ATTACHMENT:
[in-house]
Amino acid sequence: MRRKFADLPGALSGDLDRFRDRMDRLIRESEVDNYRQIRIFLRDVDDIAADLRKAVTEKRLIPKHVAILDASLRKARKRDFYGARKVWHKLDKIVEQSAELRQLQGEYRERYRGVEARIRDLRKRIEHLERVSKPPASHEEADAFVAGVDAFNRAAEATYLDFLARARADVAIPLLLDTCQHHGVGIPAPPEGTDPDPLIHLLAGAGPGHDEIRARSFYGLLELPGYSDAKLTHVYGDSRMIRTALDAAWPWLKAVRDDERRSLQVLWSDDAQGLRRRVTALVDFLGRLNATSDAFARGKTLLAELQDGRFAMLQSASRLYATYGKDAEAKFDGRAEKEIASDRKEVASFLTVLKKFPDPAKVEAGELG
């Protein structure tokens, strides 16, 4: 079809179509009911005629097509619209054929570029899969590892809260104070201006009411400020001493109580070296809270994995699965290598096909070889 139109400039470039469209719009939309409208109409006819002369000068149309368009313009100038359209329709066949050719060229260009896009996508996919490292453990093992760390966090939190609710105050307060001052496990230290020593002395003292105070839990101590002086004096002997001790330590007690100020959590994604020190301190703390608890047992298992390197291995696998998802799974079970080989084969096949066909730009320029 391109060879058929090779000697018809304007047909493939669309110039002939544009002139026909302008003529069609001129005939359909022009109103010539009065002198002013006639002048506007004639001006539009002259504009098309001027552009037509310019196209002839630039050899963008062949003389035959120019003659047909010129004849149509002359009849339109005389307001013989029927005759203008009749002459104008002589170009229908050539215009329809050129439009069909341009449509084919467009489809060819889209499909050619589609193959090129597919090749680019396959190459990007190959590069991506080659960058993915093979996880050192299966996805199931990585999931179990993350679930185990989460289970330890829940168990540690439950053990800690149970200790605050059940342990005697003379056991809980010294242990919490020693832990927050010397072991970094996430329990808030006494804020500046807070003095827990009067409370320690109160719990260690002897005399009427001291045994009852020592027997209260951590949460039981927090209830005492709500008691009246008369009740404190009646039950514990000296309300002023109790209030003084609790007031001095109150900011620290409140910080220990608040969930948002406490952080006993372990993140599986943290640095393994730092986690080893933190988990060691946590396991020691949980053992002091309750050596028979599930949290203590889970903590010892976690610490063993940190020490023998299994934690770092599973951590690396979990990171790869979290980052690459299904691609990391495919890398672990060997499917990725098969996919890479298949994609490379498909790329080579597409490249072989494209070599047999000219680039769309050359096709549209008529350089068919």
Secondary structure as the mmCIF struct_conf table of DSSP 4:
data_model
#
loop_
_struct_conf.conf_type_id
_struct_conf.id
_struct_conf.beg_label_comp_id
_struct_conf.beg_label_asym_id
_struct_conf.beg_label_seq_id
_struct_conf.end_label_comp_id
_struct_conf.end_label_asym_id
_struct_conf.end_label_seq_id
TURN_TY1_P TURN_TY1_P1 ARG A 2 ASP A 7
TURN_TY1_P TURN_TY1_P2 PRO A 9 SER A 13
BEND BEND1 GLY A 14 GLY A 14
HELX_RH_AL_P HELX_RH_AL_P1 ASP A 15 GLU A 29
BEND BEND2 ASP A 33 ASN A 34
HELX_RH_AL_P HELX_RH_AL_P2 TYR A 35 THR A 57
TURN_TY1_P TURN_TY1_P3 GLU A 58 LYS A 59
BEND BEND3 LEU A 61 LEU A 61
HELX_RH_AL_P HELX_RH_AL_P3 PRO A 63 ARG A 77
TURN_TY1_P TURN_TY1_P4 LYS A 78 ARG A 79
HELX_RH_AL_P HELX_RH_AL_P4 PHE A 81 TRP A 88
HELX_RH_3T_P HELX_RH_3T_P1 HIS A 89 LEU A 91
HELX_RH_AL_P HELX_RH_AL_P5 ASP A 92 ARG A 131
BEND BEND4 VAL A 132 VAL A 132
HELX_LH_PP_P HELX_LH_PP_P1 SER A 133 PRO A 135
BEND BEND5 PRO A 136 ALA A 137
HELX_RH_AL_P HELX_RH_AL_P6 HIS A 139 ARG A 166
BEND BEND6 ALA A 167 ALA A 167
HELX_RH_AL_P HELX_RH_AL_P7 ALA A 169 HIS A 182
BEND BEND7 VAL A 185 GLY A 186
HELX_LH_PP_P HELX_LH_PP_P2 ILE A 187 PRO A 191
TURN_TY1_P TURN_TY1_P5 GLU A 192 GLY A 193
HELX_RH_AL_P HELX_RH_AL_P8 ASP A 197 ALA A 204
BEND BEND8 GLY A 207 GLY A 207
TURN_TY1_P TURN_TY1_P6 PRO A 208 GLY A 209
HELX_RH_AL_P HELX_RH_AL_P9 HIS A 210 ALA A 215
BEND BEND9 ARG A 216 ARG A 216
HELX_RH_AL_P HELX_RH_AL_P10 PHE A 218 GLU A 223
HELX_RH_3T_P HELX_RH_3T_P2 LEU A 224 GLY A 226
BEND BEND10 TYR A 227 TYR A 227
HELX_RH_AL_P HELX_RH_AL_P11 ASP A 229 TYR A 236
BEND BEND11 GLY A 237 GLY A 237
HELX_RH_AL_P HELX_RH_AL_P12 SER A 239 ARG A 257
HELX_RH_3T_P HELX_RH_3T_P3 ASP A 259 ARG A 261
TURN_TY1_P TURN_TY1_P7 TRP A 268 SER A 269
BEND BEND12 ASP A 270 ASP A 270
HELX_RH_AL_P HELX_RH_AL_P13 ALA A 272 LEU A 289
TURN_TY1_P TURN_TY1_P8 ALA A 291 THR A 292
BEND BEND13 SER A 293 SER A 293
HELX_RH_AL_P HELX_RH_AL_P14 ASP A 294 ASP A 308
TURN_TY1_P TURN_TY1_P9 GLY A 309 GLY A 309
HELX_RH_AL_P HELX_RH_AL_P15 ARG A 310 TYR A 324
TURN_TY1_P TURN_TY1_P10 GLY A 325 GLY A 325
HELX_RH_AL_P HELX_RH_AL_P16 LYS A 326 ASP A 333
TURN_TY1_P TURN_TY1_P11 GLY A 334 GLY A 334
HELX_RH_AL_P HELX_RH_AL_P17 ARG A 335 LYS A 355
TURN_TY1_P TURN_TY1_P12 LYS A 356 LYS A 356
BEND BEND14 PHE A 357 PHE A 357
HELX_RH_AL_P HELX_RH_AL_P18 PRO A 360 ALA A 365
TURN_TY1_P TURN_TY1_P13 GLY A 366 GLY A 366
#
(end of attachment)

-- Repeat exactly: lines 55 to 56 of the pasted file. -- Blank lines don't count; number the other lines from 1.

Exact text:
HELX_RH_AL_P HELX_RH_AL_P14 ASP A 294 ASP A 308
TURN_TY1_P TURN_TY1_P9 GLY A 309 GLY A 309